Building a loft. With our second kid we lost our dining room. Turned it into a bedroom. The area that was originally intended as a dining room was pathetically small. Right now it houses our computer stations/office. The loft is going to be our new office area and library. I have a relatively small place at 1371Sq feet. This requires efficient use of space. My shop/lab is merely 12'x12'. But I built that as a two story as well so it is really double the basic footprint. Because my house was not designed to be a two story I was a bit space constrained vertically. This required me to engineer a floor very thin. Only 5" thick yet free standing for about 14'. But despite that the floor is super solid. It was down to the way I overlapped panels, good quality wood with tons of fasteners, and adding structural foam in between.
 

saabluster

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Yet more extreme LED testing. This is an Oslon Square with the entirety of the ceramic removed. The goal with these tests is to make as low a thermal resistance as possible to be able to pump more current to the chip.


D8D20960-6F67-4A28-8FFA-0717C7DF0EC7_zps5wetjdso.jpg


This is an XBH with the ceramic removed and attached direct to copper. I didn't do a good enough job lining this up as a portion of the die is off the copper. This resulted in an early death. Alignment and thin solder bond lines become even more critical without the ceramic layer.
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saabluster

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Another $1200 out the door... lol
Plus tooling. ;) I wish it was only $1200. Also bought two reels of XHP35 to test on. Yes reels. Knee deep in chemicals to test. I don't know if it will work but I am attempting to remove even the base SiC substrate the epi layer is grown on. One of the projects today was thinning it down an mounting the result to diamond. Many many tricky bits with this.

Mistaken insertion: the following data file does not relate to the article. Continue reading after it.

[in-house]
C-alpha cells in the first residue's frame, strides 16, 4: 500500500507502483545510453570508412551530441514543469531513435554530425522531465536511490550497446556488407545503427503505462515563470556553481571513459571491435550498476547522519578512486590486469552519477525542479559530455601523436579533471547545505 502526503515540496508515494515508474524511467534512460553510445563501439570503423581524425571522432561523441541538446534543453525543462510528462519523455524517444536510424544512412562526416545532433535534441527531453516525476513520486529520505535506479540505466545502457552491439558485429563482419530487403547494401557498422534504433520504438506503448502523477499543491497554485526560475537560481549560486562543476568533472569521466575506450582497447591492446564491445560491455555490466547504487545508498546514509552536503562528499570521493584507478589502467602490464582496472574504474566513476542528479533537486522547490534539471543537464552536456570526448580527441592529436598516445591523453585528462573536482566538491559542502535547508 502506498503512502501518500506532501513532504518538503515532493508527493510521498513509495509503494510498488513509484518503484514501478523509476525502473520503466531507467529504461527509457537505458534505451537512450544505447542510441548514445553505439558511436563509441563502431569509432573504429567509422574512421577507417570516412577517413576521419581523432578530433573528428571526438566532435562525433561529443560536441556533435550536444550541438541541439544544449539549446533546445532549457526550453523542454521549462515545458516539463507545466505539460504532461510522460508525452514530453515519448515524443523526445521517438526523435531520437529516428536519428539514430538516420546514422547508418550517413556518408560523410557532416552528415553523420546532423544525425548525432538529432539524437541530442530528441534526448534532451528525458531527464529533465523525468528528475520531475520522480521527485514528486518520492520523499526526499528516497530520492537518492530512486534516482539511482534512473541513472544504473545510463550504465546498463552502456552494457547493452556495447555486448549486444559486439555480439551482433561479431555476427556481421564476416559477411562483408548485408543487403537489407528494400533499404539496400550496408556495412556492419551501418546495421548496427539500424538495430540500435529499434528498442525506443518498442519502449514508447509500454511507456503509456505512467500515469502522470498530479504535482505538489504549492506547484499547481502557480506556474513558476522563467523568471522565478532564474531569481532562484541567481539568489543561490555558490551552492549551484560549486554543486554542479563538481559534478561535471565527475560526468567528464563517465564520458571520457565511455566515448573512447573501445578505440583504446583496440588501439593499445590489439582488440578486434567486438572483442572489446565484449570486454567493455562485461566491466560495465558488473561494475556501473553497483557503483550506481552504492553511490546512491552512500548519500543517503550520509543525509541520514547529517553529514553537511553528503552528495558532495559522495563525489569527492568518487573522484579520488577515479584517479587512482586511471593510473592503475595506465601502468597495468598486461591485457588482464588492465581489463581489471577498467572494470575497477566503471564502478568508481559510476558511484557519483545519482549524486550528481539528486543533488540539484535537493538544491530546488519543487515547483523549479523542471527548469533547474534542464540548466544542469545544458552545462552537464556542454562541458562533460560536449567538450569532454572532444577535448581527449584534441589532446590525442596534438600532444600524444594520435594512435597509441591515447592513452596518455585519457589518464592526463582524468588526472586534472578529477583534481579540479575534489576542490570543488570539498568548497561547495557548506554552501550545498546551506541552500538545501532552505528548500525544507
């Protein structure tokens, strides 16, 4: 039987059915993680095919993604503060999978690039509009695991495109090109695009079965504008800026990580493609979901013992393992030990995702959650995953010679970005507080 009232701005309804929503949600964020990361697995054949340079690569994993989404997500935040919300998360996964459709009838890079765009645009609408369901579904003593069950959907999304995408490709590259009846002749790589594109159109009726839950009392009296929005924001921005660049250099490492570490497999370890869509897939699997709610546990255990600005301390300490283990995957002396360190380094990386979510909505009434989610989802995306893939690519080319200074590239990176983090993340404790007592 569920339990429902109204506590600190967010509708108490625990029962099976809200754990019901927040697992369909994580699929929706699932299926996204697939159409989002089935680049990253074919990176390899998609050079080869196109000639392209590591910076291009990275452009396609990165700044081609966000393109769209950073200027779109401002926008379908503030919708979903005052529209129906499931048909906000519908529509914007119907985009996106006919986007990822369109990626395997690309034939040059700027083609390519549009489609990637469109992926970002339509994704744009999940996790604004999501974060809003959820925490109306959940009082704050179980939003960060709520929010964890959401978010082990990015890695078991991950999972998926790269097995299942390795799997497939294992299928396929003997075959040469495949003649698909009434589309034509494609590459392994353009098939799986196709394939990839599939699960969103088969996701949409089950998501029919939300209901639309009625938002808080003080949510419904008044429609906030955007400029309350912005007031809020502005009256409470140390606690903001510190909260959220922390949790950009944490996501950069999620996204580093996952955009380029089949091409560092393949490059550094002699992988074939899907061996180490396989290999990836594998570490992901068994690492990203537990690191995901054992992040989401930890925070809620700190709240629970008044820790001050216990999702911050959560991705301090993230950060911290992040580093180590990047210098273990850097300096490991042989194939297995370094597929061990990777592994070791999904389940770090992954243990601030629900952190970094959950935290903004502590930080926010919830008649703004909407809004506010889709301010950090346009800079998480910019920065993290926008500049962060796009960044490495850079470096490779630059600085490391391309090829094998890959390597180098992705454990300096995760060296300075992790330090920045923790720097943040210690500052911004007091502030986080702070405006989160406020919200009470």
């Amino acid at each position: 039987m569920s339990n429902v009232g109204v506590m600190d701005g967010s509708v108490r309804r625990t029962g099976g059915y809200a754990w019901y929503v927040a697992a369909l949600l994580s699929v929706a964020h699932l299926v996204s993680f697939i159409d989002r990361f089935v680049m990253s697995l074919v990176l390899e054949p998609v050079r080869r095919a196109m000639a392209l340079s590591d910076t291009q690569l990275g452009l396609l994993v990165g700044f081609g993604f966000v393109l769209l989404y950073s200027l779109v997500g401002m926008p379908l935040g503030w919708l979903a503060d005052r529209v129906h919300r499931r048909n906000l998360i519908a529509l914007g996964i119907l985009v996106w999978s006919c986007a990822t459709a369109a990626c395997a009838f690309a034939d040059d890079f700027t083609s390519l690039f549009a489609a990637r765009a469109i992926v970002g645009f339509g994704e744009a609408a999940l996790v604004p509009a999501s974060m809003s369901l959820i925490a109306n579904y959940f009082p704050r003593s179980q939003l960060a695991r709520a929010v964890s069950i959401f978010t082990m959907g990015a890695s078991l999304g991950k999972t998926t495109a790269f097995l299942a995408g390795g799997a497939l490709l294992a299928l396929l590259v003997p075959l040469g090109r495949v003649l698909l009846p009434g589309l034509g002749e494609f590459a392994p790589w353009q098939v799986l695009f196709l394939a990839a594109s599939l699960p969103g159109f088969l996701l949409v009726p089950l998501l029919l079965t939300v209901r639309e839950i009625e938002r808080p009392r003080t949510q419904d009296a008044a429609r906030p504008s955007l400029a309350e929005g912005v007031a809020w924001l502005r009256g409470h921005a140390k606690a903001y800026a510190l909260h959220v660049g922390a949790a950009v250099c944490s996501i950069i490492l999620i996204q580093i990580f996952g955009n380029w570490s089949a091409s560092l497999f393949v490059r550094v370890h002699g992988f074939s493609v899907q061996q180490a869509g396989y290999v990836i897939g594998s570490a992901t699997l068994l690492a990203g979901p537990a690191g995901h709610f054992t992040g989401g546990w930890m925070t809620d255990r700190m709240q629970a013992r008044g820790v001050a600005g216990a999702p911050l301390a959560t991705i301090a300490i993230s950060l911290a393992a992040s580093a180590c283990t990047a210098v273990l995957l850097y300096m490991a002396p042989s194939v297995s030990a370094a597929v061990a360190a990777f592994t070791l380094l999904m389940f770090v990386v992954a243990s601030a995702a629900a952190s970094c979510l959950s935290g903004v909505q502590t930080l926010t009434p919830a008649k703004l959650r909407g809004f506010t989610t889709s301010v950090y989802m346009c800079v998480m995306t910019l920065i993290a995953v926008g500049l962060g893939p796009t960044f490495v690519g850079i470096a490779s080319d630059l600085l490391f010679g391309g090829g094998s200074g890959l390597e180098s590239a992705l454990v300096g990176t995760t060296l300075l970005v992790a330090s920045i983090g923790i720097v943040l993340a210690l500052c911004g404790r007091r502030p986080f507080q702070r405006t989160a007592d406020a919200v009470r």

saabluster

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I think I finally have perfected dedoming the XHP35. What do you think? This is with the newer conformal type phosphor coating instead of the easy to dedome phosphor sheets used on the XPG2.
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saabluster

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Sad to see what Photobucket’s greed and ransom demand has done to all my threads. Had they handled this differently they could have had some of my money. Not $400 a year mind you but something reasonable. As is they will be getting nothing from me. I still need to figure out what I’m going to do posting pictures here.

That said that is not why I started this post. Just wanted to update a couple things. In the last hour I “finished”(always more tweaking to do) research into phosphor modification on the XHP35. At 2.2A I have increased performance 5% just from phosphor modification alone. I have also been working on the thermal side of this LED and have significantly increased thermal extraction such that high amperage conditions are netting about a 13% increase in light output just from a decrease in junction temp. This of course will also allow for a slightly higher current ceiling.
 

Capolini

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Thanks for the update.

Postimage.org works VERY well for me. Been using it about 1 year. FREE, Very fast and NO freezing or sluggishness.

Photobucket became useless. Took forever to upload/down load pics. and would constantly freeze.